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How we drafted APC manifesto on social investments at Pat Utomi’s home in 2014 – Osinbajo



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Vice President Yemi Osinbajo, at the weekend, revealed how the social investments interventionist policy was drafted in 2014 for the emergent All Progressives Congress (APC) government.

Prof. Osinbajo SAN at the 5th Airtel Touching Lives event in Lagos, acknowledged that social safety nets are not acts of sovereign kindness but sovereign obligation

he noted that “convinced that government owed a duty to the poor, the weak, the vulnerable and those who cannot work, the APC in 2014 included in its manifesto a social safety initiative to specifically address poverty amongst other things.”

The Vice President farther noted: “listening to each story of a life touched this evening must remind us of the many others who need our help, our comfort and our kindness. The poor and vulnerable always need a voice.”

Osinbajo revealed: “In 2014, Mr. Wale Edun, Prof. Pat Utomi and I met at Pat’s home to write portions of the manifesto APof the APC.

“We all agreed that a fundamental pillar of our party’s plans must be to create a social safety net for the people. We were convinced that government owed a duty to the poor, the weak, the vulnerable and those who cannot work.”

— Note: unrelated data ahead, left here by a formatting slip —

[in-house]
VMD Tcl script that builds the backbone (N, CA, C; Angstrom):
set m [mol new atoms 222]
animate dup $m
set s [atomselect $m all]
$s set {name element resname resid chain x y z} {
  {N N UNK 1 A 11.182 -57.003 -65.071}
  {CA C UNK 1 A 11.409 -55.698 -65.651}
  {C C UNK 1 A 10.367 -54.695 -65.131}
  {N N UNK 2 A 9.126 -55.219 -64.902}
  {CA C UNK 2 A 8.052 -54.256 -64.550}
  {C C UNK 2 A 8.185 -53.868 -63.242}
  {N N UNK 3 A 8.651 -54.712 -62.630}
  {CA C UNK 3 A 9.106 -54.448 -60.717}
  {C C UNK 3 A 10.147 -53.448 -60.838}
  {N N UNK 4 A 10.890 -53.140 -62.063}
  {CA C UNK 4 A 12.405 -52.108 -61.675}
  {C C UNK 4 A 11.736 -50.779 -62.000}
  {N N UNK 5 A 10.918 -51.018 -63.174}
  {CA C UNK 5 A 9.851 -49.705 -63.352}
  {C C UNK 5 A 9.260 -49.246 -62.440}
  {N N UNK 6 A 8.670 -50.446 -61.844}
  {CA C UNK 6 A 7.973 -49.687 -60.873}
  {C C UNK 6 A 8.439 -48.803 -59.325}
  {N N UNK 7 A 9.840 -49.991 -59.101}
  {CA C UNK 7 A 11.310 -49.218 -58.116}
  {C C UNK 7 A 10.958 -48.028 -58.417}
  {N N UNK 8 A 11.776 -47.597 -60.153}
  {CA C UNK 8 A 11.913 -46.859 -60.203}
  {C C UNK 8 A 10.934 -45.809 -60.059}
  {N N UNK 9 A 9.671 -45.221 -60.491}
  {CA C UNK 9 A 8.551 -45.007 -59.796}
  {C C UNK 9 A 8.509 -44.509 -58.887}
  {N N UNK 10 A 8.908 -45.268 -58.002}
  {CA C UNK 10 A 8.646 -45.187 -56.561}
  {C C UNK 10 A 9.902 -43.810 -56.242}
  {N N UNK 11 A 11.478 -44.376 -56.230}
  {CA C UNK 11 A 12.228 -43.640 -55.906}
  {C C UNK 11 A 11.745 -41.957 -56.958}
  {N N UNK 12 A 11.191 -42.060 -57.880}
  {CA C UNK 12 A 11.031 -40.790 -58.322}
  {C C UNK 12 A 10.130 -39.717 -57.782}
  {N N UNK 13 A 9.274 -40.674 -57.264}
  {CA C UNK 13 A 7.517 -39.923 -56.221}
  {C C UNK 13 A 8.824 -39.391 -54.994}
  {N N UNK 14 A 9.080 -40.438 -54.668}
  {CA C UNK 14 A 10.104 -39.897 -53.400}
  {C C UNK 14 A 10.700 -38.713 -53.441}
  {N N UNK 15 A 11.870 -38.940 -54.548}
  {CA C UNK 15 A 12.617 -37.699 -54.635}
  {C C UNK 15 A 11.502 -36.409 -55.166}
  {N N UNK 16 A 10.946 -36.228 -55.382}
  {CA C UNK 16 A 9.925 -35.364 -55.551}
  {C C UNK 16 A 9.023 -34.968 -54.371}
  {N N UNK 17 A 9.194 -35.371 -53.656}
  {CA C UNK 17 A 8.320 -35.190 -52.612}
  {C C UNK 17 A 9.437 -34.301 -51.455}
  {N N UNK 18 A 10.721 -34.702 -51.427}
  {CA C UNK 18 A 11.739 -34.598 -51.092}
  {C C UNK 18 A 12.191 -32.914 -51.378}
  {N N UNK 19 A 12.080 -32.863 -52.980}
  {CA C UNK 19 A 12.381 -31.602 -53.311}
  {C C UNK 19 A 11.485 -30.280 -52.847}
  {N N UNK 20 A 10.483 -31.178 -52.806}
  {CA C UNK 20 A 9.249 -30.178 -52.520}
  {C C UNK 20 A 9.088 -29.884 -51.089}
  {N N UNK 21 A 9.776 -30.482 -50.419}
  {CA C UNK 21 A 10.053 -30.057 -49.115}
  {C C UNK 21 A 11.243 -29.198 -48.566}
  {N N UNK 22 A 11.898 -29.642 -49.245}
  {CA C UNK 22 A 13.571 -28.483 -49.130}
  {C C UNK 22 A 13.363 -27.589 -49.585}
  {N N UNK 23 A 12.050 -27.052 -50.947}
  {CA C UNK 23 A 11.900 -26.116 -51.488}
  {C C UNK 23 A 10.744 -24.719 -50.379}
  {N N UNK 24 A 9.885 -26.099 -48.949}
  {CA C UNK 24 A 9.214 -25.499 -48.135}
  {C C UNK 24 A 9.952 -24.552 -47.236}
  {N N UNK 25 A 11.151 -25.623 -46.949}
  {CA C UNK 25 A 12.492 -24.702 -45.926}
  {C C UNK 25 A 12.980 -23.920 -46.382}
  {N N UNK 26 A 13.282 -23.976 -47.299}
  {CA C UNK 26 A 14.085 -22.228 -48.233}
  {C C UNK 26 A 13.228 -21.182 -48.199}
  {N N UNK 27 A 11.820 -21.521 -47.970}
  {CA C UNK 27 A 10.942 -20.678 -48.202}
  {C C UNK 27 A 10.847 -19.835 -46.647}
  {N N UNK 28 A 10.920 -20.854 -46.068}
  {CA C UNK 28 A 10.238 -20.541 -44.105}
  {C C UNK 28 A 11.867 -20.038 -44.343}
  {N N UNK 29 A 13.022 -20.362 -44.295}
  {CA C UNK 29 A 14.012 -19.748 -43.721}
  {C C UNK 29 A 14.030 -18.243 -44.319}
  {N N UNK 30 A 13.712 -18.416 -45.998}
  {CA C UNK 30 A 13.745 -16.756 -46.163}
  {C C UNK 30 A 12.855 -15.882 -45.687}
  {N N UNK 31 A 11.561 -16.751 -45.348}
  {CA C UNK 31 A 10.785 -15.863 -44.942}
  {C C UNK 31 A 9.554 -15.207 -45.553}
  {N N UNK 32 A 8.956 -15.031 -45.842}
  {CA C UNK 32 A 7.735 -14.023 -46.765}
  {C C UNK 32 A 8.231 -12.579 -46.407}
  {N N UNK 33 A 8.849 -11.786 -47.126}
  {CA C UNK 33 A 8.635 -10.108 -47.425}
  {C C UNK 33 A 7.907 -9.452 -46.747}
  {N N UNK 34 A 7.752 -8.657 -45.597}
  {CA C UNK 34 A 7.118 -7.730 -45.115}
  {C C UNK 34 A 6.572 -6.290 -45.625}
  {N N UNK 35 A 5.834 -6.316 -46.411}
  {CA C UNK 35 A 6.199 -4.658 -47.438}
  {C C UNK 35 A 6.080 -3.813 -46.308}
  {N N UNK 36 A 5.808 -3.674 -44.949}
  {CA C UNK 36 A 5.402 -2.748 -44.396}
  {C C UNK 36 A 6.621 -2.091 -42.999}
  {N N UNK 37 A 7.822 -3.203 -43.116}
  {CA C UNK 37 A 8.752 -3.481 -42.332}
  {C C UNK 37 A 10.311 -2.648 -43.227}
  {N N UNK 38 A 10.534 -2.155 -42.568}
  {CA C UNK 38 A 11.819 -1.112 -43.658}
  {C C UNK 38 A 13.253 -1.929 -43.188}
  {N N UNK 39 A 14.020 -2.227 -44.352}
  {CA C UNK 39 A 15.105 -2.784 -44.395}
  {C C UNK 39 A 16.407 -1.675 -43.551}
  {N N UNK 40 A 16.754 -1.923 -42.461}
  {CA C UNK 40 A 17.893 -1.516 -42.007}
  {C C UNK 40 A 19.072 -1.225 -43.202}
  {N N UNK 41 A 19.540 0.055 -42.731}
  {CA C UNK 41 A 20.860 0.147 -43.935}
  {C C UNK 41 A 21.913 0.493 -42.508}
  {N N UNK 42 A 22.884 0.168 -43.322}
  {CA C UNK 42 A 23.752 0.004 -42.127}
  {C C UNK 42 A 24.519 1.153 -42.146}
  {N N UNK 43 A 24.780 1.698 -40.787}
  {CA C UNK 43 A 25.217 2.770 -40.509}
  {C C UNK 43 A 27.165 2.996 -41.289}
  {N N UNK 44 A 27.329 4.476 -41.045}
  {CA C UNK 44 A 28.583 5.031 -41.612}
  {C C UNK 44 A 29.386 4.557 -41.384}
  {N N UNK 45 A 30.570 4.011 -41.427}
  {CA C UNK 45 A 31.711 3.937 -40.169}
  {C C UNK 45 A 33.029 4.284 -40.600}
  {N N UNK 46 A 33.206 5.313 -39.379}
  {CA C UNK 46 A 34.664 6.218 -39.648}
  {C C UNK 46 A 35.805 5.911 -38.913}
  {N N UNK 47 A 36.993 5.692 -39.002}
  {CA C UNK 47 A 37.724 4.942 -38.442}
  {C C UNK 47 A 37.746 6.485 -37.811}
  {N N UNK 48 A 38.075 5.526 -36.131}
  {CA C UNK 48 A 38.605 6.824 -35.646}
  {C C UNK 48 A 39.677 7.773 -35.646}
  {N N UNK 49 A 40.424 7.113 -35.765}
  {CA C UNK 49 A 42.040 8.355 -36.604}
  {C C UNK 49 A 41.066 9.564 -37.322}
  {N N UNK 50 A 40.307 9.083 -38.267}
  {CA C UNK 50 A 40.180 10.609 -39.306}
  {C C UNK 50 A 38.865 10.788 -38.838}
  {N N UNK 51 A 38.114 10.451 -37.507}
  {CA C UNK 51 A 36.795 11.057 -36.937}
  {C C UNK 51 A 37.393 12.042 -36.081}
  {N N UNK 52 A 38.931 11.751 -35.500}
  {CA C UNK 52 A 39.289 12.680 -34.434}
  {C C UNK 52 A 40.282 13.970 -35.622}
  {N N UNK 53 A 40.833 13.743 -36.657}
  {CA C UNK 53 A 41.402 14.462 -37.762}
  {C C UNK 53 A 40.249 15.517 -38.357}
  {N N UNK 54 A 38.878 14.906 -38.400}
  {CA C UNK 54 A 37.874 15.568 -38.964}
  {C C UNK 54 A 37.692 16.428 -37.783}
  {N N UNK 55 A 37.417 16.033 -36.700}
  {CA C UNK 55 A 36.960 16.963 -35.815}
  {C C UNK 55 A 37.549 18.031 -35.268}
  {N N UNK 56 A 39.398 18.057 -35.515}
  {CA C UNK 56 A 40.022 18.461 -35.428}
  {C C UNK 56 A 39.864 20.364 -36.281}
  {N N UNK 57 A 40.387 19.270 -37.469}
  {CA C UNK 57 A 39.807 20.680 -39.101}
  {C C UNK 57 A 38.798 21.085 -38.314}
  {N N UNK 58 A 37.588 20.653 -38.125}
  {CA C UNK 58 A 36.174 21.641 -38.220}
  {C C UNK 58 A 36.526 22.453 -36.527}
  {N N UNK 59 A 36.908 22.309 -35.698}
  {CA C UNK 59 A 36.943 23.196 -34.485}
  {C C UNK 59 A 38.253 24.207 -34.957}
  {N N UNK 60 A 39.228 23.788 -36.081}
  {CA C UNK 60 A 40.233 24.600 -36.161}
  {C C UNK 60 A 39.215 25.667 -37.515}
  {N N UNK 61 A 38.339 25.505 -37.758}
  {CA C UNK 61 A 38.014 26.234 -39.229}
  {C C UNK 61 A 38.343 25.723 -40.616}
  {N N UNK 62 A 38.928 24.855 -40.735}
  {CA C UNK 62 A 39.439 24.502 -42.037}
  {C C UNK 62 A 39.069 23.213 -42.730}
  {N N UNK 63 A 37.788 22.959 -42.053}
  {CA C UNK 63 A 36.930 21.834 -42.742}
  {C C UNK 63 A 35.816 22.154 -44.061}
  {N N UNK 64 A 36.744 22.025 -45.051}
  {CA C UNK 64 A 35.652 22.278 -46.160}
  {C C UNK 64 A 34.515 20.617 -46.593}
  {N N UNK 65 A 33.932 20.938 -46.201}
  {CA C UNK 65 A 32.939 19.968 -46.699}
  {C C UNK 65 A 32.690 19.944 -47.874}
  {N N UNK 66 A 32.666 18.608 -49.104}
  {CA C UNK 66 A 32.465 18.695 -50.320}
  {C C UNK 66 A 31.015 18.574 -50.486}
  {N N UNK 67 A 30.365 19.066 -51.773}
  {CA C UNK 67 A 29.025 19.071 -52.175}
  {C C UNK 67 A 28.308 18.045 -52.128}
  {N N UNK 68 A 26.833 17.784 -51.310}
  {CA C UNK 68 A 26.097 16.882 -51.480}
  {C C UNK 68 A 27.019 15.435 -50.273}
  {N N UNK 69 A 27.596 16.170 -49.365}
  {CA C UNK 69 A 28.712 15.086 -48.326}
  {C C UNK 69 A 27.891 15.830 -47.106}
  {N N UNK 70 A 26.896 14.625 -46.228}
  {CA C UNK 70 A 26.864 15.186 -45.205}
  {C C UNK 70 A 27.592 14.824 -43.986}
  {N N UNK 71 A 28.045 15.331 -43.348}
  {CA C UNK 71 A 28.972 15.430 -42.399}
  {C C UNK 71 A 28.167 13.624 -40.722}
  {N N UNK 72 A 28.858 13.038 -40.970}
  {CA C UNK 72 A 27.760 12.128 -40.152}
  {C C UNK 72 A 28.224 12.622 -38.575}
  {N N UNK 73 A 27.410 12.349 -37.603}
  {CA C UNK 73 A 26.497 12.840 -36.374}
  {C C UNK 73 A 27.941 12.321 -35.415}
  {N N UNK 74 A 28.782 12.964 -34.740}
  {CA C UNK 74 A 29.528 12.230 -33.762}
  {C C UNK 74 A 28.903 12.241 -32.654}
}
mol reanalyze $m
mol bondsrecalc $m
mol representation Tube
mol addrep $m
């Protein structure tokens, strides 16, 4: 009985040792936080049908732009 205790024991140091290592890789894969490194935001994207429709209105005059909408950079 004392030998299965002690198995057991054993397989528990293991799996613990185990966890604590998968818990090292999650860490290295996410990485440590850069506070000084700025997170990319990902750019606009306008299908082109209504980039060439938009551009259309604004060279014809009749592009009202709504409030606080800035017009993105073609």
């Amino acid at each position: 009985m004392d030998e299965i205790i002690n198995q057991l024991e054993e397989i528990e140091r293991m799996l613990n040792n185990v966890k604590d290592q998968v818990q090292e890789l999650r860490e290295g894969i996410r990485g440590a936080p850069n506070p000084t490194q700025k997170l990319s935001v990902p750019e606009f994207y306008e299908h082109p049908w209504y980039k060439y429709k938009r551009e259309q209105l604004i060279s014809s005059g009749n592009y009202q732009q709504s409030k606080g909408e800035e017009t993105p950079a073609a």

The Vice President, therefore, articulated that social safety nets are not merely acts of sovereign kindness; they are a sovereign obligation – a responsibility.

Osinbajo made reference to the Social Investment Programmes of the Federal Government. He, thereafter, commended the effort of Airtel especially in complementing the work already done by government in tackling poverty.

“Today, the social safety net scheme is the fore of our Social Investment Programmes where we are feeding about 9.5 million children in public schools in 34 states across igeria; we are giving monthly cash to about nearly a million households as part of our conditional cash transfer scheme; we have given, as at the last count, 2.2 million loans to petty traders whose inventories are no more than N5, 000.

“We have also engaged about 500, 000 young men and women, who have been unemployed (over different periods of time) under our N-Power programme. But we are still very far from touching majority of those who need help.

“It is clear that to do so, we need far more resources behind that programme. This is why the work of social conscious companies like Airtel is so vital. Bridging the huge gap between what government can do and what is left to be done,” the vice president highlighted.


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